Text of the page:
SOUTHWEST ASIA - U.S. Soldiers on a remote base in the Middle East have few of the accommodations found back home in the states. They live, work, and eat in rows of tents while walking on ever-present sand past concrete walls and portable restrooms.

The Army dictates the contents of most tents toward operational requirements, but there is one tent where Soldiers receive personal conveniences, amenities, and even the tastes of home.

That place is the mail tent.

"Even with the upgrade of technology like Skype, there's nothing better than getting a paper letter in the mail," said Maj. Lonnie Strickland, the executive officer with 1st Battalion, 182nd Field Artillery. "Whether it's a mom or wife sending cookies, or a friend sending blankets, there's nothing that shows more support than physical mail."

Soldiers from Alpha Detachment of 4th Platoon, 912th Human Resource Company, 90th Human Resource Company, 17th Special Troops Battalion, 17th Sustainment Brigade, 1st Sustainment Command (Theater), run the mailroom and have the responsibility for ensuring deployed Soldiers receive those connections to home.

"We provide postal services for Coalition forces," said Cpl. Luis Delgado, the remote site's noncommissioned officer in charge with A/4 912th HR Company.

"If you're here, you're entitled to (Army Post Office) mail. We also reroute mail to other countries for mislabeled units. We update (United States Postal Service) with tracking of all the packages. We scan it here and reroute and document any postal violations. We run unit mailroom inspections."

Along with the Army, the A/4 912th HR Company, an Army Reserve unit from Florida, also provides mail service for Navy Sailors, contractors, and, as needed, service members from allies like Australia and Britain.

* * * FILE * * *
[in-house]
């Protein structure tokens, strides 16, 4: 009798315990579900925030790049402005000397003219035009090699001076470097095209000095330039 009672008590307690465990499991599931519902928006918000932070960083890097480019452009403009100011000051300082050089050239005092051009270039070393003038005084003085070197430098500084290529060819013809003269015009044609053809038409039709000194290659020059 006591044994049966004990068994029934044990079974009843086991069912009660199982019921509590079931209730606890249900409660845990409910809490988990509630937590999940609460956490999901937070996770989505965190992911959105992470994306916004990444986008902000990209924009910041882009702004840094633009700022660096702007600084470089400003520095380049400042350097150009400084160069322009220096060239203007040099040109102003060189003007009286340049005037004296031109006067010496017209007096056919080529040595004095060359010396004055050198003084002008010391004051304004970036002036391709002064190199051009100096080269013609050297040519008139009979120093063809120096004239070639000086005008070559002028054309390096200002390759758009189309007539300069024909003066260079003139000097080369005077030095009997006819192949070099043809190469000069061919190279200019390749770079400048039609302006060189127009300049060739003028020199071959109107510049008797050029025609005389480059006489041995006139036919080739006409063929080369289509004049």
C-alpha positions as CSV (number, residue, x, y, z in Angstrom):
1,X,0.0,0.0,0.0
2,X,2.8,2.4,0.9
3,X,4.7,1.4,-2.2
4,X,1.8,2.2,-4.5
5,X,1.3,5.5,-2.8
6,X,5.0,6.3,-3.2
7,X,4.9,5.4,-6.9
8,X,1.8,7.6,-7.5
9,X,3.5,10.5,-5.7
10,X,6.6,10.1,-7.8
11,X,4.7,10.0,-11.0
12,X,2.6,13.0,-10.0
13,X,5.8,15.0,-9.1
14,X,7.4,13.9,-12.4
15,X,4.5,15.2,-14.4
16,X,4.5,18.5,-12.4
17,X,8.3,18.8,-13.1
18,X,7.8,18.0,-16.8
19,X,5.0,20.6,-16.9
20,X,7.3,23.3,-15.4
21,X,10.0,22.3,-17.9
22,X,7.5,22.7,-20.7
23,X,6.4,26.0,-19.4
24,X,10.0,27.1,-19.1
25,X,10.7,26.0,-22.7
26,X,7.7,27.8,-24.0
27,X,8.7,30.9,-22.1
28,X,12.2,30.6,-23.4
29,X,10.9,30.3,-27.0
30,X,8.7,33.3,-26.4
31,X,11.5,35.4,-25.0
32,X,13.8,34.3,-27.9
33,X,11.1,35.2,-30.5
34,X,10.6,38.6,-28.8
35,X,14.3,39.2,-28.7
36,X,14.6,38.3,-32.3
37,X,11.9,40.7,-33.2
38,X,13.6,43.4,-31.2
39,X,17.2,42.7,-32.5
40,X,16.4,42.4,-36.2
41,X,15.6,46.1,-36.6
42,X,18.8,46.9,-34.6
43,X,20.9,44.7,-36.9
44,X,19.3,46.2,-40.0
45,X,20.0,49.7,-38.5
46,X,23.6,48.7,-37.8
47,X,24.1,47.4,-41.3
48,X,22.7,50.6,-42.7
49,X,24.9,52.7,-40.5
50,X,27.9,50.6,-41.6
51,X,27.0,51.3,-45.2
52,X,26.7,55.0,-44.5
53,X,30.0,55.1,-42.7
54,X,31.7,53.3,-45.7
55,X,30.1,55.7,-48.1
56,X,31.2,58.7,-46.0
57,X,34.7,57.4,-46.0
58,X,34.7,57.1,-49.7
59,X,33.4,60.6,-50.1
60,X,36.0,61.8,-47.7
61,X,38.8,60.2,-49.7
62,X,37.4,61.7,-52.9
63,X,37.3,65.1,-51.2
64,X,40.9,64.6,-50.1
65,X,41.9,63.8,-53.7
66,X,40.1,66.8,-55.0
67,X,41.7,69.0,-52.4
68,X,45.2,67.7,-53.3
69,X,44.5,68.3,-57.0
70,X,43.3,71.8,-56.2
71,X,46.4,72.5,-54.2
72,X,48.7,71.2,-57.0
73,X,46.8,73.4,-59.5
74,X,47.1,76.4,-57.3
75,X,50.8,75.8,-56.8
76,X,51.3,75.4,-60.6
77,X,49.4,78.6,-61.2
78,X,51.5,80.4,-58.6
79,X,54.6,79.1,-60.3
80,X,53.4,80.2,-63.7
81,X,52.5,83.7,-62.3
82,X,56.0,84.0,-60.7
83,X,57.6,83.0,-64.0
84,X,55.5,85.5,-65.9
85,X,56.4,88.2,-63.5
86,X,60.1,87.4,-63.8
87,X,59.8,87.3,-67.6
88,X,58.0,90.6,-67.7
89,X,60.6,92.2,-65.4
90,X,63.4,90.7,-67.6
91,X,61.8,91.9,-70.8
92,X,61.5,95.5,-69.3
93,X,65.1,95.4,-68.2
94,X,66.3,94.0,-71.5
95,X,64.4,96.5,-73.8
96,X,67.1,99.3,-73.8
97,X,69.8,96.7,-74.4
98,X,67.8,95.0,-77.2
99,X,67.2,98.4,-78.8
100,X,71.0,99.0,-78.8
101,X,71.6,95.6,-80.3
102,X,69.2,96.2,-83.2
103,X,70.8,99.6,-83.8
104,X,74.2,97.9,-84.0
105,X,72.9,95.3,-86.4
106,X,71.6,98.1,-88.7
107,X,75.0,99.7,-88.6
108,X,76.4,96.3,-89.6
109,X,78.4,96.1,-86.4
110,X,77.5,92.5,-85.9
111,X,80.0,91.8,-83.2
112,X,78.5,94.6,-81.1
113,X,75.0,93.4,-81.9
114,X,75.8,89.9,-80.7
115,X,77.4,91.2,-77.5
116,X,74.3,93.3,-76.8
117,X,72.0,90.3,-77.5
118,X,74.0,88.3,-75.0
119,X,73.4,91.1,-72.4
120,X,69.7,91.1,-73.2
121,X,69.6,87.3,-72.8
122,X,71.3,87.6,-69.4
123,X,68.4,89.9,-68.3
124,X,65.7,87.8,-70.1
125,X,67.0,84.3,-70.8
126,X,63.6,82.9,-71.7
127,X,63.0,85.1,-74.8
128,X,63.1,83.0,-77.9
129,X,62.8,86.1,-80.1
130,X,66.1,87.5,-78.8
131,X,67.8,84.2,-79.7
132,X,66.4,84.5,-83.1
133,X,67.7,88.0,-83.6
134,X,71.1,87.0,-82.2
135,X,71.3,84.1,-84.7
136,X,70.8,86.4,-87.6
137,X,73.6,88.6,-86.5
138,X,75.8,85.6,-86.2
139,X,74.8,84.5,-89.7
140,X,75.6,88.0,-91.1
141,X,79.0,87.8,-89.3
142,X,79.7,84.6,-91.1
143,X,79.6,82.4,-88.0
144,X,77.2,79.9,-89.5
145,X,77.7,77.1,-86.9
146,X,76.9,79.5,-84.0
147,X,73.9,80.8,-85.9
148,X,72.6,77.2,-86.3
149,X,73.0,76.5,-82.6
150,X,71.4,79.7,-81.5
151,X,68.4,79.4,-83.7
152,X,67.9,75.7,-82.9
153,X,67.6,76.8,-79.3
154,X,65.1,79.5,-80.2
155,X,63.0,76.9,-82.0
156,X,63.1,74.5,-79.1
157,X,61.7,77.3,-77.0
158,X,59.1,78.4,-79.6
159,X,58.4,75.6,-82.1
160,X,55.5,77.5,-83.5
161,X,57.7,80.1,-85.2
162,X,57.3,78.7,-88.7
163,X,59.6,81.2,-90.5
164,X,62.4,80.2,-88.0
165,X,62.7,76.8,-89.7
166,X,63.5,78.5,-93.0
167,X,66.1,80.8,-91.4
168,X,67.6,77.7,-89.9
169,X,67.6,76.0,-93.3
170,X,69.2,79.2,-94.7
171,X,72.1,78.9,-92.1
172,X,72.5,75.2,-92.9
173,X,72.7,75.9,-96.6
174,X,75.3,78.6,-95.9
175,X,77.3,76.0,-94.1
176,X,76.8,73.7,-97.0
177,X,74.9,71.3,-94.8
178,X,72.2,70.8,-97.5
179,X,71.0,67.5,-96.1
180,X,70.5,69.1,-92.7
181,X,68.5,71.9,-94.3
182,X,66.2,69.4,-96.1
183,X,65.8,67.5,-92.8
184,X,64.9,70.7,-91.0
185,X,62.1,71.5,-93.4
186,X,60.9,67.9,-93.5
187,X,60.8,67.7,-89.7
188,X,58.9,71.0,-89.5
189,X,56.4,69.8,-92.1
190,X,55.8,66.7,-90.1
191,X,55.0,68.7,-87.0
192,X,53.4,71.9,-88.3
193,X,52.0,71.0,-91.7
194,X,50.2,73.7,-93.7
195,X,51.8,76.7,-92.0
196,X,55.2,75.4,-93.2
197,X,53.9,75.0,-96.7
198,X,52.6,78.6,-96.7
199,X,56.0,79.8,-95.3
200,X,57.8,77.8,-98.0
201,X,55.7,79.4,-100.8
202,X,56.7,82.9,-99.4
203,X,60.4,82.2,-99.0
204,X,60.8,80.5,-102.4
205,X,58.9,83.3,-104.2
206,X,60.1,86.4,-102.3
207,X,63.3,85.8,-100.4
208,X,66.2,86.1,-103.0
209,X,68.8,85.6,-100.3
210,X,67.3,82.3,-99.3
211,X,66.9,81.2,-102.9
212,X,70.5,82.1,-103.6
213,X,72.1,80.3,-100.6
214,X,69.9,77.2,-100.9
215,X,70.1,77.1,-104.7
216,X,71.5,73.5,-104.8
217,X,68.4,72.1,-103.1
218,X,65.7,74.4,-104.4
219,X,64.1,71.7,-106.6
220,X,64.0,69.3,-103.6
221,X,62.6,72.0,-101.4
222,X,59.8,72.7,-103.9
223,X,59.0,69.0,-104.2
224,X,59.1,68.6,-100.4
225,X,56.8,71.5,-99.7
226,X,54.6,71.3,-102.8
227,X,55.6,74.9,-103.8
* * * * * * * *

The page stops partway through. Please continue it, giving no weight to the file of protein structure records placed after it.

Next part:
As a junior NCO, it's rare for Delgado to have the chance to be noncommissioned officer in charge of a location, and he's taking full advantage of the opportunity.

"I know it's a lot of responsibility," said Delgado, who's from Orlando, Florida. "I'm finding myself in command staff meetings and seeing how the process works. They actually come to me to see how mail works. It's good to see the other side of things and even set up new procedures behind the scenes."

Those procedures have ensured the efficiency of the mail process. This has allowed A/4 912th HR Company to deliver, in the last eight months, more than 5,600 pieces of mail weighing over 145,000 pounds. In the same span, the unit has also processed 2,800 parcels of outgoing mail weighing over 64,000 pounds.

Receiving packages provides Soldiers the chance to personalize their otherwise conventional living areas.

"From a Soldier's perspective, everyone knows how important mail is," said 1st Lt. Jacob Stinson, the supply officer in charge, 1st Battalion, 182nd Field Artillery. "Being out here in an austere environment, you revert back to receiving letters and packages.

"Joes (military jargon for Soldiers) are ordering stuff off Amazon. We're living in tents, but being able to order stuff and make it 'home,' that's huge for these guys."

After picking up the mail from the delivery truck, Delgado and Spc. Tamicha Volcy, postal clerk with A/4 912th HR Company, they scan it for accountability, sort it by unit, and facilitate the pick-up of mail by a supported unit's mail clerk. When units are redeploying, it can get especially busy, because Soldiers mail home tough boxes full of supplies and all the things they ordered during their deployment.

"Being a small team, it does get busy. But, we're able to manage it," said Volcy, who's also from Orlando, Florida. "You have to stay focused and just do your job."

No matter how hectic it gets, the postal team knows their work will bring a smile to the Soldiers' faces when they receive their packages.

"Whatever makes their day, comes on a random day," said Delgado. "It's really cool to see."